Collective nouns

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mjr810

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I am a native American English speaker and was taught that collective nouns were treated as 'singular' words and required a singular verb in sentence usage. More and more I am encountering journalists and authors adopting the British English rules and using plural verbs for these nouns.

What's happening here? Have our grammar rules changed?
 

Soup

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Ex: The team are winning the league.

Language is a liquid science. It has more than one natural form. And the more we are exposed to its forms, the more we adapt and change with it. ;-)
 

mjr810

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Ex: The team are winning the league.

Language is a liquid science. It has more than one natural form. And the more we are exposed to its forms, the more we adapt and change with it. ;-)

I think you mean 'These team are winning the league' don't you?. See how silly that sounds?

America has been exposed to the British form of English for 400 years now. We are not now just becoming exposed to British English. It appears to me that the mixups today are due to the wave 'political correctness' that has been sweeping our nation for the past 20 odd years. Methinks some of the leared ones are outhinking and outsmarting themselves (or at least trying to).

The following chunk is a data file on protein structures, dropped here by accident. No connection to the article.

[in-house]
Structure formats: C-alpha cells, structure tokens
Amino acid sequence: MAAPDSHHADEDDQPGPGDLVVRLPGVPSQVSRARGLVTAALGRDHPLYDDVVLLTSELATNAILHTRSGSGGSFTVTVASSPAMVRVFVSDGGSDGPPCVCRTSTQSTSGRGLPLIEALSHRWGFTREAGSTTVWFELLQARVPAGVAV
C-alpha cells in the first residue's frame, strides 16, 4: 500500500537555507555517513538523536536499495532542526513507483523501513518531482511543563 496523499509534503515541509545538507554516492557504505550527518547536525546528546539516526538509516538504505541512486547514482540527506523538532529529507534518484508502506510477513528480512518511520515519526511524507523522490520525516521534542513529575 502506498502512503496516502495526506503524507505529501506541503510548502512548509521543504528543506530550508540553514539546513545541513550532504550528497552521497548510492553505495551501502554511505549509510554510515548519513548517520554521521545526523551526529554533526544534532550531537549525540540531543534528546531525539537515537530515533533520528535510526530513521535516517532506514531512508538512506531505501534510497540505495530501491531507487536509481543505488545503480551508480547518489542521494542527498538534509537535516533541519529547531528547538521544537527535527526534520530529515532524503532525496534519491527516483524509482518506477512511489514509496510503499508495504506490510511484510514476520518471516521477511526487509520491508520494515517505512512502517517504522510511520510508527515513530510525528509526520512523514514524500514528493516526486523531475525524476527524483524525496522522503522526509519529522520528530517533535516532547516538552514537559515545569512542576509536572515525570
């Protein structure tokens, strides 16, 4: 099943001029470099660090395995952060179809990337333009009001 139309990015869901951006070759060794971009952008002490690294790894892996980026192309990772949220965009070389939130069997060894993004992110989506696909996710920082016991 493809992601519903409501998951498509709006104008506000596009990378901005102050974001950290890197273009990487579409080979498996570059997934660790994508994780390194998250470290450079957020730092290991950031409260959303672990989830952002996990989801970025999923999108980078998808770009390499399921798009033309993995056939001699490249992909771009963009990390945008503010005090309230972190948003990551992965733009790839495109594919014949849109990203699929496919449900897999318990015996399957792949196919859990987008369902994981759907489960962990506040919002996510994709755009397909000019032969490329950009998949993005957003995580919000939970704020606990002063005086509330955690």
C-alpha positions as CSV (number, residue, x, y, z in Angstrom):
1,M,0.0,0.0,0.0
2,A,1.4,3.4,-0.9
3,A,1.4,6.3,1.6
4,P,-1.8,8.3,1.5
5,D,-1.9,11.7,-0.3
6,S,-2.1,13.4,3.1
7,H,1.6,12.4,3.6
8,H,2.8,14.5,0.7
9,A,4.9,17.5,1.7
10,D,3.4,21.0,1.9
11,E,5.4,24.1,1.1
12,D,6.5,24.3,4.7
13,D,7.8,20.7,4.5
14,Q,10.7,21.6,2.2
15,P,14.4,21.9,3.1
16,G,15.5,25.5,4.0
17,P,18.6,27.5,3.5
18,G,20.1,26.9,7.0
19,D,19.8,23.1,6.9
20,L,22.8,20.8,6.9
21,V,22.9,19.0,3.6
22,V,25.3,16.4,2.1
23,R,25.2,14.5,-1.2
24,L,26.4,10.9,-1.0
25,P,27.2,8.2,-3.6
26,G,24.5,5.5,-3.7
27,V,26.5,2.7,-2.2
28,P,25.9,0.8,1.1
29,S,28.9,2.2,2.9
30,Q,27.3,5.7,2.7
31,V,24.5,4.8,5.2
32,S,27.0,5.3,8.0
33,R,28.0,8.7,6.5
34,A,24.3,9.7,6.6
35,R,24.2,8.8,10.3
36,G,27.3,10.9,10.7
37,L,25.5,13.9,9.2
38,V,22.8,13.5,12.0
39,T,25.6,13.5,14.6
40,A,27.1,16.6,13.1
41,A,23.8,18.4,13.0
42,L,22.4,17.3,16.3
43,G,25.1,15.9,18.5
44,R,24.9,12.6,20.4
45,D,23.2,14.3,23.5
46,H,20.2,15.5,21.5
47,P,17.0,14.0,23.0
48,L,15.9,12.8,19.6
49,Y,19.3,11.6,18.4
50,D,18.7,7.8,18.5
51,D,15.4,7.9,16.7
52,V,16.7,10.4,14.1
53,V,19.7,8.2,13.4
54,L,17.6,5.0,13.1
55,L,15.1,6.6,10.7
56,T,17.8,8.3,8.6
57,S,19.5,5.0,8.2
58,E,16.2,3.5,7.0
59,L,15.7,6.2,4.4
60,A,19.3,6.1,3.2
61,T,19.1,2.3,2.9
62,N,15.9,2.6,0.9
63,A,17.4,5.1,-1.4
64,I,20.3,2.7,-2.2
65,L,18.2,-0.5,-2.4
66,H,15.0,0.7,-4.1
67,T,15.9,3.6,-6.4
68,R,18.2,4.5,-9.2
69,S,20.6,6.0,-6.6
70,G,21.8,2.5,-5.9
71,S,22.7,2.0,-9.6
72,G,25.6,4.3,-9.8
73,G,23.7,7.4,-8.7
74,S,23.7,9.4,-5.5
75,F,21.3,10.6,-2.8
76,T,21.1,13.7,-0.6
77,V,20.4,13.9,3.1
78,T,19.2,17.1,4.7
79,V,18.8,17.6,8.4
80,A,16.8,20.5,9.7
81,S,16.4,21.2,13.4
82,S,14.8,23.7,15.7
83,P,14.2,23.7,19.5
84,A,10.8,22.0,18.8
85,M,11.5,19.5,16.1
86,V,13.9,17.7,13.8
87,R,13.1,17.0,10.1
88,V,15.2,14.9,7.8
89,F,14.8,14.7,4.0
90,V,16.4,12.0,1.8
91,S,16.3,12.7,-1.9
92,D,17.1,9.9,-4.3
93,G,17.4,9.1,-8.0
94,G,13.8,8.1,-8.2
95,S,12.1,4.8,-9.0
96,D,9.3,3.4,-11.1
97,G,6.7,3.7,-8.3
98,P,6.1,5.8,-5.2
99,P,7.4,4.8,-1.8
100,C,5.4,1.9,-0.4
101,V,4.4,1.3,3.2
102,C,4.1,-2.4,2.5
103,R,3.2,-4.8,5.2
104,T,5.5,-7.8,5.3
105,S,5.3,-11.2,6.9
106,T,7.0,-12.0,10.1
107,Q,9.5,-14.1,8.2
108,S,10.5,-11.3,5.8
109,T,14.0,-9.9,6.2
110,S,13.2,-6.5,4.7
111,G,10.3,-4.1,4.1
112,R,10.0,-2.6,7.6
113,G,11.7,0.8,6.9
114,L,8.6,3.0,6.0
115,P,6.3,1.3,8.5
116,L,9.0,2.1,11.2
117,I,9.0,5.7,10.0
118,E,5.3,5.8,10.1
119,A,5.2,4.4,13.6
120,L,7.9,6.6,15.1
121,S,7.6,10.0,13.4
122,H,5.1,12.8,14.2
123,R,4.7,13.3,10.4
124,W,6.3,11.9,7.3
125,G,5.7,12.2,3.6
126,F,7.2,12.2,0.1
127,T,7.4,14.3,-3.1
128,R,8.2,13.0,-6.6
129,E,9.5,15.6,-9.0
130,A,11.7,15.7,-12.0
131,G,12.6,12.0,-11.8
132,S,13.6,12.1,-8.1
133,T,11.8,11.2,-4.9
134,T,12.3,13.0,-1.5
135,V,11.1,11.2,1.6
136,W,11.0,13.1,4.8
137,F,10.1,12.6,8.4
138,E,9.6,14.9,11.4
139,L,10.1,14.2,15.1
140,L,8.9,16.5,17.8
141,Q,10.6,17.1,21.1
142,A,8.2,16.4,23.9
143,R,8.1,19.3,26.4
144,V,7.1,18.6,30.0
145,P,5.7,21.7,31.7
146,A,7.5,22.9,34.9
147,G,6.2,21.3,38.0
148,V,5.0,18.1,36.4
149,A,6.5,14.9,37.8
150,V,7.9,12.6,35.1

I can remember this topic coming up when I was in Grammar School. We were then taught that we use the singular verb when referring to the unit and we use a plural verb when referring to the individual members of the unit. Thankfully, mainstream schools still teach English Grammar the American way.
 
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mjr810

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See attached

Originally Posted by Soup
Ex: The team are winning the league.

Language is a liquid science. It has more than one natural form. And the more we are exposed to its forms, the more we adapt and change with it. ;-)

I think you mean 'These team are winning the league' don't you?. See how silly that sounds?

America has been exposed to the British form of English for 400 years now. We are not now just becoming exposed to British English. It appears to me that the mixups today are due to the wave 'political correctness' that has been sweeping our nation for the past 20 odd years. Methinks some of the leared ones are outhinking and outsmarting themselves (or at least trying to).

I can remember this topic coming up when I was in Grammar School. We were then taught that we use the singular verb when referring to the unit and we use a plural verb when referring to the individual members of the unit. Thankfully, mainstream schools still teach English Grammar the American way. 20-Feb-2008 16:47Shakespeare's brotherRe: Collective nouns
Singular collective nouns such as 'team, family, government' can take single or plural verb form. 20-Feb-2008 16:22SoupRe: Collective nouns
Ex: The team are winning the league.